Students gain important critical thinking and career-building skills at the public library.
A survey of more than 430 human resource officials, conducted in 2006 by the New York City-based Conference Board, found that 72% rated recent hires as deficient in basic English writing skills, such as grammar and spelling, and 81% rated them as deficient in written communications more broadly, such as memos, letters, and complex technical reports. In a 2005 survey conducted for the National Association of Manufacturers, 84% of respondents said schools were not doing a good job preparing students for the workplace, with more than half citing specific deficiencies in mathematics and science and 3% citing deficiencies in reading and comprehension.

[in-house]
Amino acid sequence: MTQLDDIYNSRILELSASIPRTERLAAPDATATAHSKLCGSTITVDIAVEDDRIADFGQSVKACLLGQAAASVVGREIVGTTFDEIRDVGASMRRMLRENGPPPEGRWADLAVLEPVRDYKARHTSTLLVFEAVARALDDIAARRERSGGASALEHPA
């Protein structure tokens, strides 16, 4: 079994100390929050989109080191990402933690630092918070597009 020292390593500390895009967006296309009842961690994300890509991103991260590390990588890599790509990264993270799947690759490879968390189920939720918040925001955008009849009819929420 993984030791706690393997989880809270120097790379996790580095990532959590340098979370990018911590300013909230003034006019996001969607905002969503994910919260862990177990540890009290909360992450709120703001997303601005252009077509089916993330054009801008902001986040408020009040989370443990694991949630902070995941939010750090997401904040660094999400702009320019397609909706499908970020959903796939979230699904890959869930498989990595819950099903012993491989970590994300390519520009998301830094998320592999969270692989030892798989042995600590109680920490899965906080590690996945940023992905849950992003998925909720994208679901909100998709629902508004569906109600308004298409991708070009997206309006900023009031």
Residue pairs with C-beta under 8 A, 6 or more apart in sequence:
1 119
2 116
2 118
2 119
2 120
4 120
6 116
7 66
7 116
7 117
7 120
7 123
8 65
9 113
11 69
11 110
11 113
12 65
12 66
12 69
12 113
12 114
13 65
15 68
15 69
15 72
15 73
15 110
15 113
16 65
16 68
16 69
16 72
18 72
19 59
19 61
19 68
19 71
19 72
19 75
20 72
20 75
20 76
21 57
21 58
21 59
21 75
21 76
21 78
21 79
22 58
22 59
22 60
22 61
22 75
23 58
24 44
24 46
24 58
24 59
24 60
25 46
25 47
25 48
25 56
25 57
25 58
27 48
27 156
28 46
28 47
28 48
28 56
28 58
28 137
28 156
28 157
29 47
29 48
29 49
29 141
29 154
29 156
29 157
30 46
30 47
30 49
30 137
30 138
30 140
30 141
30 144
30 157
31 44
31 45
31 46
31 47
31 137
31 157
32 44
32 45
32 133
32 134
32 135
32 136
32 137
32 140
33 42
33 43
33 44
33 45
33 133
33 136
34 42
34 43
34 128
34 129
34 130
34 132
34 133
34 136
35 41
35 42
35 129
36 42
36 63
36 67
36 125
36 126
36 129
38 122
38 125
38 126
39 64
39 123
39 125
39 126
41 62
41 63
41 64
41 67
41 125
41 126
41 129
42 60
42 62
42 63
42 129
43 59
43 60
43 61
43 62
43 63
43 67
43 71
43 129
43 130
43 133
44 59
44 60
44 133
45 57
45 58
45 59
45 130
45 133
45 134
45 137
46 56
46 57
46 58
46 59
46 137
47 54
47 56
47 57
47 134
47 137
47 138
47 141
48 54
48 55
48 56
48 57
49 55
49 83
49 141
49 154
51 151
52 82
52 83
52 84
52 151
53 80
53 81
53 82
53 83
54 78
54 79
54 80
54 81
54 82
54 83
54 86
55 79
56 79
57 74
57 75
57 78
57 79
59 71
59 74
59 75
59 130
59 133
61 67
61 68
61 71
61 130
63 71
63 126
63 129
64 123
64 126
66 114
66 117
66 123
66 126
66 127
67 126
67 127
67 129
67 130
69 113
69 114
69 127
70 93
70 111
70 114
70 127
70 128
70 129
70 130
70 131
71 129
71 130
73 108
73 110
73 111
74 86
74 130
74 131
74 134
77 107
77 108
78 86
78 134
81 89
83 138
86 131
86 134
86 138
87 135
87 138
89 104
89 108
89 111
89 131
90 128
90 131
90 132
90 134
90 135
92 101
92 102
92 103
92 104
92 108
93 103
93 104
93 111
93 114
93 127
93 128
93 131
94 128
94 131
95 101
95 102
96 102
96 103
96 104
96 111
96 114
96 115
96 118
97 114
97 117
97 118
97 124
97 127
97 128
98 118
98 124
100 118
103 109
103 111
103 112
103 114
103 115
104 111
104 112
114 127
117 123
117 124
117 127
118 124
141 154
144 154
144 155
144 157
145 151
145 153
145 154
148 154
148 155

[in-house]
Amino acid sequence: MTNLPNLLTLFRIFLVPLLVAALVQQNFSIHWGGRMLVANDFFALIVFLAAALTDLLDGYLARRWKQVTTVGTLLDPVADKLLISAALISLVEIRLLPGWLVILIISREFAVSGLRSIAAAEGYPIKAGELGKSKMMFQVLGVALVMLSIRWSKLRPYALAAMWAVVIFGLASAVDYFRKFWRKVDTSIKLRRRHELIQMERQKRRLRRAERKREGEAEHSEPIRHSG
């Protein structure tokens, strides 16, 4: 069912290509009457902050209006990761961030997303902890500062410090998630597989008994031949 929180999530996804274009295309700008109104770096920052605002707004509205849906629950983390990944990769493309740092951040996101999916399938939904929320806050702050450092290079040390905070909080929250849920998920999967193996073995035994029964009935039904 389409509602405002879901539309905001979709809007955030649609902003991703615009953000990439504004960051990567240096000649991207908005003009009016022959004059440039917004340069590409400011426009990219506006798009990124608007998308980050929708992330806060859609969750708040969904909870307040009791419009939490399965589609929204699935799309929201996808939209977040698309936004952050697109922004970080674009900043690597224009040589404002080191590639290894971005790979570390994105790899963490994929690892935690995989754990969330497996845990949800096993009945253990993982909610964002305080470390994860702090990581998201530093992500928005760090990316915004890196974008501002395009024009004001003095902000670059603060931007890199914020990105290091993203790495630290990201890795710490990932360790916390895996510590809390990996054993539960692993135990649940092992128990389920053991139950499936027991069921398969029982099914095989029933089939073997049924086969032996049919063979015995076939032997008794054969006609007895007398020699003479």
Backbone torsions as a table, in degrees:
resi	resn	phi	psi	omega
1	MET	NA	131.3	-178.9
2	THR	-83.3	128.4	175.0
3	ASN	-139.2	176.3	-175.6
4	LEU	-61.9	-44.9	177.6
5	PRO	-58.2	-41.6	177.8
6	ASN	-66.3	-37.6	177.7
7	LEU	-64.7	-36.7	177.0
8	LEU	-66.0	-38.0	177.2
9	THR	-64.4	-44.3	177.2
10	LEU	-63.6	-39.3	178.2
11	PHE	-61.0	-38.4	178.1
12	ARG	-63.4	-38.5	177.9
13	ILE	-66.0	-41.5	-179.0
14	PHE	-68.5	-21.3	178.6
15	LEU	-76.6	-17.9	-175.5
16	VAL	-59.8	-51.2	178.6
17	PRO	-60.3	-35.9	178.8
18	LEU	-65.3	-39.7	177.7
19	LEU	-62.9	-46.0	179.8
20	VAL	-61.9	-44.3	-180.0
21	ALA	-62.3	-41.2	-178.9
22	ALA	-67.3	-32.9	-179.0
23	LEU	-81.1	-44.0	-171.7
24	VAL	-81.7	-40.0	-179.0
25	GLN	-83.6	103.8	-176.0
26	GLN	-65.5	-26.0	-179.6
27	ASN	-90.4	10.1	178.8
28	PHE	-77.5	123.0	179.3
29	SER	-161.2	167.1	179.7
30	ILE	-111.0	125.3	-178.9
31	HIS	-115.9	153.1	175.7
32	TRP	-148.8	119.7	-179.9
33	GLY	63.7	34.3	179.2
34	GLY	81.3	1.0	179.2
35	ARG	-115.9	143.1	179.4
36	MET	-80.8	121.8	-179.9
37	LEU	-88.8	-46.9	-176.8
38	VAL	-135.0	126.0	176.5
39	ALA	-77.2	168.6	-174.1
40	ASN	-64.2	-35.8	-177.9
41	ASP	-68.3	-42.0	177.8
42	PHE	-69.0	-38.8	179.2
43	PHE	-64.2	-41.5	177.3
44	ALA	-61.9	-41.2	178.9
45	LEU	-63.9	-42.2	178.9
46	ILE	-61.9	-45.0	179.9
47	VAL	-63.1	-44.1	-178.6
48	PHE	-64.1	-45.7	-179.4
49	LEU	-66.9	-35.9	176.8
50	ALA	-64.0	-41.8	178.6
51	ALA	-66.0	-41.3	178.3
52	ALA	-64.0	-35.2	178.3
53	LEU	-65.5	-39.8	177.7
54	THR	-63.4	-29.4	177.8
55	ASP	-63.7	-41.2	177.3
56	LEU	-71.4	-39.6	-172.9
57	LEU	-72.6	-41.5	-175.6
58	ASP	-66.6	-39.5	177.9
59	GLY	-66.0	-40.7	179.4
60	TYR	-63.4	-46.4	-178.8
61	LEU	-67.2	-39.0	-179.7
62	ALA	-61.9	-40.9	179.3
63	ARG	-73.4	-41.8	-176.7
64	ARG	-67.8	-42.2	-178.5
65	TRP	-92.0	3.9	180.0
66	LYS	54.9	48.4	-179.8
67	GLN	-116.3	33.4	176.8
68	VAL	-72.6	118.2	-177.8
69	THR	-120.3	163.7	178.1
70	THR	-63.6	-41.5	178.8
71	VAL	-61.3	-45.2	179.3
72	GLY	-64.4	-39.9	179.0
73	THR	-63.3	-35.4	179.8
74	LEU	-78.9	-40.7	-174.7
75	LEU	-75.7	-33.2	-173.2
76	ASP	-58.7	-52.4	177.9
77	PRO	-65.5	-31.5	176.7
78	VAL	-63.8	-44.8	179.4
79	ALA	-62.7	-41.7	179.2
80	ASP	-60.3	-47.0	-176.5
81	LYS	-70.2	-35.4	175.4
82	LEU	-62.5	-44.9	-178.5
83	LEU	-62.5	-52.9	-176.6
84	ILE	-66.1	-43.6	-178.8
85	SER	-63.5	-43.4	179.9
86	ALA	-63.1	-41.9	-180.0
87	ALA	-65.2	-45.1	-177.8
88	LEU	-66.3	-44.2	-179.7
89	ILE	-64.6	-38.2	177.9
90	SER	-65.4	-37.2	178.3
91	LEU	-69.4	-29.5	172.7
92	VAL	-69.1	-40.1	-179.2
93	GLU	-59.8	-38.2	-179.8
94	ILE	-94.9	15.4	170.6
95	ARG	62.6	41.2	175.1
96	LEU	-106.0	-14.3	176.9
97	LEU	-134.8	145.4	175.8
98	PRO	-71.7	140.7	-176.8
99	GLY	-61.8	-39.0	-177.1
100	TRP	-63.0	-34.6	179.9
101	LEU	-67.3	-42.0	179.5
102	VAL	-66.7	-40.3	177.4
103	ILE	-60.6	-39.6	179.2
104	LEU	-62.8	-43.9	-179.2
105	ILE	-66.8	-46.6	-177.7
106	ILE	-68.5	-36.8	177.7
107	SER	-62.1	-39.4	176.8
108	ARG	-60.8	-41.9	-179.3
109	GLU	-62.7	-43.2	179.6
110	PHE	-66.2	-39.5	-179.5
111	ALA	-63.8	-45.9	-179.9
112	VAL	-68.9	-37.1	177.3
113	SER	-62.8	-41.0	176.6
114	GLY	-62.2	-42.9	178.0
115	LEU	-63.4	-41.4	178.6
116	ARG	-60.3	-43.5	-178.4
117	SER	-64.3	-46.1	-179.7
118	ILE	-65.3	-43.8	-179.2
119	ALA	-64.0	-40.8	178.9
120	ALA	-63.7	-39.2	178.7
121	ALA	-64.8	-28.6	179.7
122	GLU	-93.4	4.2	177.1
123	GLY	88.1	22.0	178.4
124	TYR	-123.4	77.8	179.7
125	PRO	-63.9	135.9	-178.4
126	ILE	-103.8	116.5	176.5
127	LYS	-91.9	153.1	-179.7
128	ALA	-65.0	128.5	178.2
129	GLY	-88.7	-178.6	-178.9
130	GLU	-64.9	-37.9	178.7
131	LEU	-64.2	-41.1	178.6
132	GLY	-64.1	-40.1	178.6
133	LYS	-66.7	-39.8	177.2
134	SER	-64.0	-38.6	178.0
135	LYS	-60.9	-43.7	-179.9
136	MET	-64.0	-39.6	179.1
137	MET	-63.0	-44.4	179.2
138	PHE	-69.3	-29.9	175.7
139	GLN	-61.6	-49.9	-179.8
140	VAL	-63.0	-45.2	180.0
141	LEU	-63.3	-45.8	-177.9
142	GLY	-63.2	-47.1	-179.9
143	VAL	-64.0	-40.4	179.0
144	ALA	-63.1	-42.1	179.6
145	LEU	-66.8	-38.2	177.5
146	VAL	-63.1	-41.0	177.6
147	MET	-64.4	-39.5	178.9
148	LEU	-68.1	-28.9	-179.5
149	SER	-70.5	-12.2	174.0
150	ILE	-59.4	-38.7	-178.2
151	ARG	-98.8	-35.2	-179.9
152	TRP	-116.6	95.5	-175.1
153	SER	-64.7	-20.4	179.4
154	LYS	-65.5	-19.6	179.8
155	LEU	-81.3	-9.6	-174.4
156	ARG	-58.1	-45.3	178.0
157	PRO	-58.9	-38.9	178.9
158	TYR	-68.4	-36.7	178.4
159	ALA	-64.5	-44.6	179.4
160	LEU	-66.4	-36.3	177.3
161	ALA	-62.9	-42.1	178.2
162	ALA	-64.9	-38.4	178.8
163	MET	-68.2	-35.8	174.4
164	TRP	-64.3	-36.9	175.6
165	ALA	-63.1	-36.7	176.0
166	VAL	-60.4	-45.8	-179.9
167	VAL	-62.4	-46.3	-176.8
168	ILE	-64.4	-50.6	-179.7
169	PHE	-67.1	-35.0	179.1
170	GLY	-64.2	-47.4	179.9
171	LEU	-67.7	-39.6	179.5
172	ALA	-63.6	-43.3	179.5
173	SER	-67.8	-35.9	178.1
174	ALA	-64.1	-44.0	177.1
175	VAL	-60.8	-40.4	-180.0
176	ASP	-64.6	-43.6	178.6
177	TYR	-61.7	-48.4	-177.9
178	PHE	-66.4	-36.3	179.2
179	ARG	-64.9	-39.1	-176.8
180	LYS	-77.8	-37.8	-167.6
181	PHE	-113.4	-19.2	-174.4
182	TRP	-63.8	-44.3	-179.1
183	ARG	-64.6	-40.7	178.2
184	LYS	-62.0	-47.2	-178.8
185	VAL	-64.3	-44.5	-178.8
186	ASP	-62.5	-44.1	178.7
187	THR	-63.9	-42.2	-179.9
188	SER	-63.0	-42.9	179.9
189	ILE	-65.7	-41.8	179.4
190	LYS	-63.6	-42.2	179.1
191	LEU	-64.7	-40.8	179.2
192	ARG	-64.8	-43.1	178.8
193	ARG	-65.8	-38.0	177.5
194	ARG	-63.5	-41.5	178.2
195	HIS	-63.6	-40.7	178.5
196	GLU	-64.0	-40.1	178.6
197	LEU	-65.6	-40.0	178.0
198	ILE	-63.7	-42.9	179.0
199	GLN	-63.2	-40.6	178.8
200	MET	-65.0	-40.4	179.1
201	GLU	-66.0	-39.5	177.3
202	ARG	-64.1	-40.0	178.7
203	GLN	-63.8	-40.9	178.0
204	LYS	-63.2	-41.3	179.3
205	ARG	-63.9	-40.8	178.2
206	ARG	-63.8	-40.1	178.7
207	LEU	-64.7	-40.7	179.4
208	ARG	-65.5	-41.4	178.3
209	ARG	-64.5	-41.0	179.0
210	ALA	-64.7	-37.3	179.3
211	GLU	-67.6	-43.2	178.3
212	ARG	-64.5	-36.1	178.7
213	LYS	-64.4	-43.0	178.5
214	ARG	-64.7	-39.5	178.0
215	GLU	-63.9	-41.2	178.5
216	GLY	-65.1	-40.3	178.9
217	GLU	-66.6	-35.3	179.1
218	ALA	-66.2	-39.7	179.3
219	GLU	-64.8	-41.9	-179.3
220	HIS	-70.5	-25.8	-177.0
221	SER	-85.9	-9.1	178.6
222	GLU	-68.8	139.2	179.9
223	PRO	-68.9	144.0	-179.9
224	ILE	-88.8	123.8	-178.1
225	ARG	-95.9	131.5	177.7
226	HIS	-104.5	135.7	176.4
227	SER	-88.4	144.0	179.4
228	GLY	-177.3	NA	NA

The lack of applied or “soft” skills—everyday social skills, work ethic, verbal and nonverbal communications, attendance, interview abilities, time and workload management, working productively with others, and attitude—dominated the complaints of business leaders. People who score higher on “measures of complex problem-solving, critical thinking, creativity, and fluency with ideas have higher mean earnings in the labor market, across all levels of education.”